Naturalistic is a term being used to describe a modern trend in garden planting design, but what does it mean? You would think it meant “like nature”, but none of these so-called schemes resemble anything I have ever seen in the wild.
The use of this awkward word is an attempt to set such planting schemes apart from the traditional use of plants, and in particular perennials, in garden borders. The aim of such planting schemes is to evoke the feeling of spontaneous, random nature by arranging plants in loose mingled combinations.
Three ideas are at play here: firstly the plants used are planted in a seemingly random fashion and repeated across the whole planting area. Unlike a traditional border where plants are arranged in groups to complement and contrast with one another, in the naturalistic border the repetition is a means of emulating the way plants tend to be repeated throughout a meadow, a glade or across a hillside. Secondly, the plants chosen symbolize our ideas about real nature; grasses are used to invoke an association with countryside meadows or wild prairies. ferns are used to confer the mood of a shady woodland, and the actual plants used are selected to resemble wild species with small delicate flowers rather than the bold heavy blooms of common garden garden cultivars.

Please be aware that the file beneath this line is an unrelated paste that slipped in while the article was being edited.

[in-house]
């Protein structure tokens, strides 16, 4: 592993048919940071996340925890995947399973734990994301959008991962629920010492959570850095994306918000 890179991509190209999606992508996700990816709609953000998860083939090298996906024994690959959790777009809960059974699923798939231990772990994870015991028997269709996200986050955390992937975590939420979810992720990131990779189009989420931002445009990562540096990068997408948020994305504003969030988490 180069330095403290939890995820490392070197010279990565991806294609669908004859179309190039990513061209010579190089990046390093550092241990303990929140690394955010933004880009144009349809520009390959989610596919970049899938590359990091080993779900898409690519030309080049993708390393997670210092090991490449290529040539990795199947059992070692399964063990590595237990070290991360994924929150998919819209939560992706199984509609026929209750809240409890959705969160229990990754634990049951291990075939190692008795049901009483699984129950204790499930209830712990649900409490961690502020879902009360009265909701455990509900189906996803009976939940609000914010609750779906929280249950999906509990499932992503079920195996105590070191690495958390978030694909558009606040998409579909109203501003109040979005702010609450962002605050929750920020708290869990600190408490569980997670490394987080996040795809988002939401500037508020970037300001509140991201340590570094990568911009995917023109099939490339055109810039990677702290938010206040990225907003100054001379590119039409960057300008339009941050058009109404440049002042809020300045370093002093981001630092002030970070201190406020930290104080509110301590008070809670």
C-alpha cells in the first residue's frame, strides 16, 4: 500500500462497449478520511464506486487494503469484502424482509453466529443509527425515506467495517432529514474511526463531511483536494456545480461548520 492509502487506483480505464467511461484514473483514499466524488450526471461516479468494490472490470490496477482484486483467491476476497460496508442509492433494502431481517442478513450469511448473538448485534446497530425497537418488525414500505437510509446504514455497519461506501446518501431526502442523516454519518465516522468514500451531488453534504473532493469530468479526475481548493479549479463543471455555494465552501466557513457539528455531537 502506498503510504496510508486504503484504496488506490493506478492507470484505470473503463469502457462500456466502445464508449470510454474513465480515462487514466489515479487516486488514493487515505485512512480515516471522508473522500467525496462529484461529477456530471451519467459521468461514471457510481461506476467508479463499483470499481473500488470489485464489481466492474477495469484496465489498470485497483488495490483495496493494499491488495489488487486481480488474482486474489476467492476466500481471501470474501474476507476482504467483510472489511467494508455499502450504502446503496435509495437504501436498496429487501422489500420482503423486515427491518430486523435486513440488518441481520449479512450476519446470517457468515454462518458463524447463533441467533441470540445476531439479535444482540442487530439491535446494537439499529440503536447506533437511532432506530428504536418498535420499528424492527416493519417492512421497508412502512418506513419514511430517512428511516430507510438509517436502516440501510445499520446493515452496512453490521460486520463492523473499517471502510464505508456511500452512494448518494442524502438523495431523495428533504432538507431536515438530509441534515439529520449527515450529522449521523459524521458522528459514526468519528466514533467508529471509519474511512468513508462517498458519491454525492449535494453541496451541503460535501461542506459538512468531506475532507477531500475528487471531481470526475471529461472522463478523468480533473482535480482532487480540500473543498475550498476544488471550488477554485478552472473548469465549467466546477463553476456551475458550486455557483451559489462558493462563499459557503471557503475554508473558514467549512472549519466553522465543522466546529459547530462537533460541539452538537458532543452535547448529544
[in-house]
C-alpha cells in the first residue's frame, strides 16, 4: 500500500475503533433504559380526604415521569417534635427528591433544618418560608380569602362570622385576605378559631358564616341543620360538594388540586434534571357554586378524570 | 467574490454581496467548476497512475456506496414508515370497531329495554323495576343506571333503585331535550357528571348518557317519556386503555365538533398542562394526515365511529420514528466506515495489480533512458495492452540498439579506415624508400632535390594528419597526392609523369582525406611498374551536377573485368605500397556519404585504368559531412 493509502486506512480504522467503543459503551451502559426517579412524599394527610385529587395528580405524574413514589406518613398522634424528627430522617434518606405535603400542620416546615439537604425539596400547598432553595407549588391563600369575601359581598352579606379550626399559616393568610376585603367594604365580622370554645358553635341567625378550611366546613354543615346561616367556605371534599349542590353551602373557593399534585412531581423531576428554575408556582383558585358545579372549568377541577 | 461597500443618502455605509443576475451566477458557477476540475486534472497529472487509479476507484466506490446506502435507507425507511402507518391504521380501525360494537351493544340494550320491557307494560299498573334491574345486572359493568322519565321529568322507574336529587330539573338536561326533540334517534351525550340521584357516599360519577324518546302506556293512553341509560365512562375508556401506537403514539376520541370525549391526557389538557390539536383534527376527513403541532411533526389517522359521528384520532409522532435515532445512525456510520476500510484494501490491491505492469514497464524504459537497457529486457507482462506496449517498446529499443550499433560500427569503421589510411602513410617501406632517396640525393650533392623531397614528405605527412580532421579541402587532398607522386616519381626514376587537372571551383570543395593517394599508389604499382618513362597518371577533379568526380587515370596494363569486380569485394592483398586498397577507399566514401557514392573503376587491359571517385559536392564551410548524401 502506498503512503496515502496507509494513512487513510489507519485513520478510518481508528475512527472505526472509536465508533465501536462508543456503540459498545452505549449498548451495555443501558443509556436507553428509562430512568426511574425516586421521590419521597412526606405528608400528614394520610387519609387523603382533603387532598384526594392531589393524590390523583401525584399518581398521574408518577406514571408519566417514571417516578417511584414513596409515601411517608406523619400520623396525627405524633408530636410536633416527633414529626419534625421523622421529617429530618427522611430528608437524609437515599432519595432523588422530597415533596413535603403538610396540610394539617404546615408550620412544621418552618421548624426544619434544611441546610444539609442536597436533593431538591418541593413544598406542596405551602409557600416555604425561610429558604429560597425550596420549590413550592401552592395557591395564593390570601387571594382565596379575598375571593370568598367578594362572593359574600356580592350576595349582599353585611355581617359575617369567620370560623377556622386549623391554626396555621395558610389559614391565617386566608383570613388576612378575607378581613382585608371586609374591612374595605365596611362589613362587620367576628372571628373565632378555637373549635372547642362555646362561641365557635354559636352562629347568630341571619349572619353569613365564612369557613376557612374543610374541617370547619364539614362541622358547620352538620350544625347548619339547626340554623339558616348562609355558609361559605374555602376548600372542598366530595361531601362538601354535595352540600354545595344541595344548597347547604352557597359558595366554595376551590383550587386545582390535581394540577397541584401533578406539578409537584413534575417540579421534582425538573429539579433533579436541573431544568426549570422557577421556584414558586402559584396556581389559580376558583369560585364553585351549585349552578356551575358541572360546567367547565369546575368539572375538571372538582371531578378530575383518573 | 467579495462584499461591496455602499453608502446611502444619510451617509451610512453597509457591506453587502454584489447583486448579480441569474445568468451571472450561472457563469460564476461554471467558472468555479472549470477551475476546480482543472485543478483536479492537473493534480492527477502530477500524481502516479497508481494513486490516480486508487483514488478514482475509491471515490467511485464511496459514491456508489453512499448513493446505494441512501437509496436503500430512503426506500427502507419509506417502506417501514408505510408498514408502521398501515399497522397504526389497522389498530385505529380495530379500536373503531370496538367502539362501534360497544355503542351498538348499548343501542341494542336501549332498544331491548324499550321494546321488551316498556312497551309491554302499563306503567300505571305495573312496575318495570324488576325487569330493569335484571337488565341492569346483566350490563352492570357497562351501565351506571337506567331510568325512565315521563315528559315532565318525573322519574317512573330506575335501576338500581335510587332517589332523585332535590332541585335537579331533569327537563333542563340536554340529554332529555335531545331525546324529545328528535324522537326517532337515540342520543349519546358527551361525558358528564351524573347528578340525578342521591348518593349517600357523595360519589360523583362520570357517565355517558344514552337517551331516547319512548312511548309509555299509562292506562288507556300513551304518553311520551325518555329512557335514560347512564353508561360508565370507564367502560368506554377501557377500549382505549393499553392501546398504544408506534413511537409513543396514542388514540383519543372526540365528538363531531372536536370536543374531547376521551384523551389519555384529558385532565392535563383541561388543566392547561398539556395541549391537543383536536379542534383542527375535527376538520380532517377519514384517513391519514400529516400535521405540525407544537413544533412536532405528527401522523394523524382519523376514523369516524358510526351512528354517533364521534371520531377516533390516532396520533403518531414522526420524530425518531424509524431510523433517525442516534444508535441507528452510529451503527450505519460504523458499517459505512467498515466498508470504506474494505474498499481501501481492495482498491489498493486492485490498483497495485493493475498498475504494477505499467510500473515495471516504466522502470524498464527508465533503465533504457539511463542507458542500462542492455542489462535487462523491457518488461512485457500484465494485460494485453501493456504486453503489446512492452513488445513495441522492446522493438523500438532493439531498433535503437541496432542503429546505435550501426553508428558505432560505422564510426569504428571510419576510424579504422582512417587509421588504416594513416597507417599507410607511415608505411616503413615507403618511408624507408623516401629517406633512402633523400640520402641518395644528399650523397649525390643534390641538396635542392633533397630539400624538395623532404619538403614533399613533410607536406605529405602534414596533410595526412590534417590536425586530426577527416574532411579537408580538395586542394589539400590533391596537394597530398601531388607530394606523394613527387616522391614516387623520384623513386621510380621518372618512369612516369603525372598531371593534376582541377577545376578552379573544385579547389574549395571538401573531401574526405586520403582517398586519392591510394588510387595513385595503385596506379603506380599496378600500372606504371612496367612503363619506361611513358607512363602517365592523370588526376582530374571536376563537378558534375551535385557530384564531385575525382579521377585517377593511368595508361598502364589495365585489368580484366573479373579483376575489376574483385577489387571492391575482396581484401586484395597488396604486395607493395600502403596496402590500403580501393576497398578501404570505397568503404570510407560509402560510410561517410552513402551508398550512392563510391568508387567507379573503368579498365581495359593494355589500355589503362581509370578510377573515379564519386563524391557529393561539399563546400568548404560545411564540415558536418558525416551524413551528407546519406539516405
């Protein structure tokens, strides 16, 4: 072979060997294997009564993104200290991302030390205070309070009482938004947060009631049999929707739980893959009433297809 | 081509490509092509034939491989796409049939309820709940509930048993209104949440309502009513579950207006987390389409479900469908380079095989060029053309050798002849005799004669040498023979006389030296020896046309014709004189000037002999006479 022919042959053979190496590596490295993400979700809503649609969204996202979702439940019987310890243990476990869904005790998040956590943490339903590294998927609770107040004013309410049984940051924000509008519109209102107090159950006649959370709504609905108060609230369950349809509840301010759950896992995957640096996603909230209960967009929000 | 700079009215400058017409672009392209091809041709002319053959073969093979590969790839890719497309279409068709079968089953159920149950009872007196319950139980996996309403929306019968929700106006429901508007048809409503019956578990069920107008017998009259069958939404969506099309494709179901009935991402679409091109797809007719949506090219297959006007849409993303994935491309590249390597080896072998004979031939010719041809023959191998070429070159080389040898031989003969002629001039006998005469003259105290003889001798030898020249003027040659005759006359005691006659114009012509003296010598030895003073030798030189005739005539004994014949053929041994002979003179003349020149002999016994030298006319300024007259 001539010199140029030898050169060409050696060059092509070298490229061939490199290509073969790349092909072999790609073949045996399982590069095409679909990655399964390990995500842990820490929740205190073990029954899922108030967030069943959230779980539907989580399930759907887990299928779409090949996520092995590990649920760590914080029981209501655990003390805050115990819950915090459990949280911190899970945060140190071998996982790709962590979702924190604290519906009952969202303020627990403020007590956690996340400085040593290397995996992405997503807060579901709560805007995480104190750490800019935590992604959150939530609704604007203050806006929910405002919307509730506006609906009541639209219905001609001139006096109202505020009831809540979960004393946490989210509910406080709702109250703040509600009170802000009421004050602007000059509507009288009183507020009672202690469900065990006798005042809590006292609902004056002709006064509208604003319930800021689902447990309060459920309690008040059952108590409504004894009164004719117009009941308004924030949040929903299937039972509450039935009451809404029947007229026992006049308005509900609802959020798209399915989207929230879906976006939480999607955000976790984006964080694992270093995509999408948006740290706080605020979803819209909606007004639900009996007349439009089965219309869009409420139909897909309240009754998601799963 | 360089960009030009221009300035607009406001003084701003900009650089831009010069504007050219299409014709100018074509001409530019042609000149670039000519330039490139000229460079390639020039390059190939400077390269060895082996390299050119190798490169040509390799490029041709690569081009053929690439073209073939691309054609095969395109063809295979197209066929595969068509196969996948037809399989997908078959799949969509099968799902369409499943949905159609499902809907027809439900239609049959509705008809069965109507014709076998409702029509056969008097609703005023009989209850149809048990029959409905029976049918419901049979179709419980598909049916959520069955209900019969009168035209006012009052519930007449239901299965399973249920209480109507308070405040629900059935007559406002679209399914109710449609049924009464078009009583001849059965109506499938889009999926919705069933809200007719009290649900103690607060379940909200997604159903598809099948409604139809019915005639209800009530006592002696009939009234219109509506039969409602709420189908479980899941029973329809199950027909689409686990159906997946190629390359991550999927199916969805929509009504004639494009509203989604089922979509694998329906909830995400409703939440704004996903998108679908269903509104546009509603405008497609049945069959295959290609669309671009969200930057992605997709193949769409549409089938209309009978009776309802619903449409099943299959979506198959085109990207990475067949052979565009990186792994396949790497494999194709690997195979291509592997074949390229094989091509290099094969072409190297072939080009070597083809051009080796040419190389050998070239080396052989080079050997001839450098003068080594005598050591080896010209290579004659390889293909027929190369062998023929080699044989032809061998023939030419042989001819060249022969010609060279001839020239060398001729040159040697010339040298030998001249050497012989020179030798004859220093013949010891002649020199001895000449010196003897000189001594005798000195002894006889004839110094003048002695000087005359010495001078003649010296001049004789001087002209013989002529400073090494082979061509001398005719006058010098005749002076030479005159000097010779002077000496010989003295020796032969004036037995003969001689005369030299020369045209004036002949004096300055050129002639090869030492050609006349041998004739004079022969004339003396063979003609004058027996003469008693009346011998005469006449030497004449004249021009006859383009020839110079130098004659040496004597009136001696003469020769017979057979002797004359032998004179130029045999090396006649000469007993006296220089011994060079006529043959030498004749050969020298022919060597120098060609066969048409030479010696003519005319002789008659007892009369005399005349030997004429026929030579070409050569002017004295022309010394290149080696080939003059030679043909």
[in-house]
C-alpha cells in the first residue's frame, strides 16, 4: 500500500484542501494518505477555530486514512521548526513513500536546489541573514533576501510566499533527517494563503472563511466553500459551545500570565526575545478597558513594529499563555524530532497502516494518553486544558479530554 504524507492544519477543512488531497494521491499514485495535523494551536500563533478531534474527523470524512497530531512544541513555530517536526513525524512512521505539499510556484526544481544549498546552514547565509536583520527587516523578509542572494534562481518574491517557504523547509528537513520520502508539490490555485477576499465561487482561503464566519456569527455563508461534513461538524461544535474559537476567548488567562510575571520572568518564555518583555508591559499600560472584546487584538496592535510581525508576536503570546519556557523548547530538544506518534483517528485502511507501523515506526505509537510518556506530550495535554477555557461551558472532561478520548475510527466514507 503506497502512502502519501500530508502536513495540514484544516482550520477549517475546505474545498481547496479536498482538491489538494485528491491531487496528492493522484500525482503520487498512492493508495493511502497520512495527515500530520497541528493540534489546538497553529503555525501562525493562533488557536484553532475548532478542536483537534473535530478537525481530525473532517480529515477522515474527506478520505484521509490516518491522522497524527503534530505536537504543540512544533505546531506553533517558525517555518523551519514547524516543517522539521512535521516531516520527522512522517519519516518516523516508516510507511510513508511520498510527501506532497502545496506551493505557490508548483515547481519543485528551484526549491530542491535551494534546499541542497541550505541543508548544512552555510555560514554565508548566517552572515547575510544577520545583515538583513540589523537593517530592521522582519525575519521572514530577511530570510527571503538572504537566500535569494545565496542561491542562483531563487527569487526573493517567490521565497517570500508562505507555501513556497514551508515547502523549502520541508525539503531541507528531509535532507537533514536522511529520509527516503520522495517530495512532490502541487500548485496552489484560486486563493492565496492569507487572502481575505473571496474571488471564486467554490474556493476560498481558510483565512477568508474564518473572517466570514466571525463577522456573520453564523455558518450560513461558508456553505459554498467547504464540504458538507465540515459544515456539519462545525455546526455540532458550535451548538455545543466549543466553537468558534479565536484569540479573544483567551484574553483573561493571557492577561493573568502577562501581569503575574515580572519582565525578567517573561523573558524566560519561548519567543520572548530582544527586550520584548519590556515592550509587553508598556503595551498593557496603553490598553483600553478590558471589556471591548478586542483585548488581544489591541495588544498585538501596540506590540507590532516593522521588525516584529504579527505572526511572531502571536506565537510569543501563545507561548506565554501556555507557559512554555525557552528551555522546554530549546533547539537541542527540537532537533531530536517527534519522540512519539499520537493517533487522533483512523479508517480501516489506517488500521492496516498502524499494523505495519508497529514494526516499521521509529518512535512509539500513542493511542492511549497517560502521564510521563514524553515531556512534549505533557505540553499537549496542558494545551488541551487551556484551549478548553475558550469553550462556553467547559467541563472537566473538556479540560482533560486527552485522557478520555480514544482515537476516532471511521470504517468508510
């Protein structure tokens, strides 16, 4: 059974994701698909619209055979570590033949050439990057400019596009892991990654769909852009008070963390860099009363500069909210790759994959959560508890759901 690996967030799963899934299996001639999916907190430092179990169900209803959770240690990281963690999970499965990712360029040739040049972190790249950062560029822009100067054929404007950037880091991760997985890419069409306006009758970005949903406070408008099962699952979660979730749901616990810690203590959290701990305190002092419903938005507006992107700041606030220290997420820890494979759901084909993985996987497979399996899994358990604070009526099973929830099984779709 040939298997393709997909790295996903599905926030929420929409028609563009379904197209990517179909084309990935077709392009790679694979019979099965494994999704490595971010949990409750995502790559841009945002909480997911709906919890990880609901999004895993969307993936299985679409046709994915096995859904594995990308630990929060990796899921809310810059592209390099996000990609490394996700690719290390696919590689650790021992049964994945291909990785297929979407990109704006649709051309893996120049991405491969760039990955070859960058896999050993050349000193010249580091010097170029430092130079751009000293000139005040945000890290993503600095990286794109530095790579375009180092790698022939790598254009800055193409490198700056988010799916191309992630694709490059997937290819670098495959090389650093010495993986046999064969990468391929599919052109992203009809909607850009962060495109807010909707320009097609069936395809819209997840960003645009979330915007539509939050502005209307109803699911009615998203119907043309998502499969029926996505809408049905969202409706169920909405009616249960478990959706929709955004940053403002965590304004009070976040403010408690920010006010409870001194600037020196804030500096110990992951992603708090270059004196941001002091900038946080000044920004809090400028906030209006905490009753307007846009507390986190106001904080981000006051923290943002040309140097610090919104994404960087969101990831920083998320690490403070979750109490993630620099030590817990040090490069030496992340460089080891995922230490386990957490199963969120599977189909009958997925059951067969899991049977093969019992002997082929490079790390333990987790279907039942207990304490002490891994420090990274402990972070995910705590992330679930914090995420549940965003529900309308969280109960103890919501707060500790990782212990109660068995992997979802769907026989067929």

When sensitively composed such naturalistic schemes do introduce a powerful atmosphere to the garden spaces they occupy – our response to them being more emotional than based purely on aesthetics as is perhaps the case with traditional herbaceous borders where colour is often an important design objective.
The final factor that distinguishes this new trend in planting design is the very careful selection of plants to ensure that they are well adapted to the existing growing conditions and garden habitat. Rather than manipulating the conditions and forcing plants into unnatural associations, these new schemes are constrained by their garden landscape and tend, as a result, to look more at home and at the same time need far less care and attention to grow well; resources are conserved which is a vital contemporary concern.
This example of naturalistic planting in the private garden of the Dutch garden designer, Piet Oudolf, shows a powerful contrast between the loose, mingled perennials and the tightly clipped hedges in the background. Clearly atmospheric, but far removed from real nature.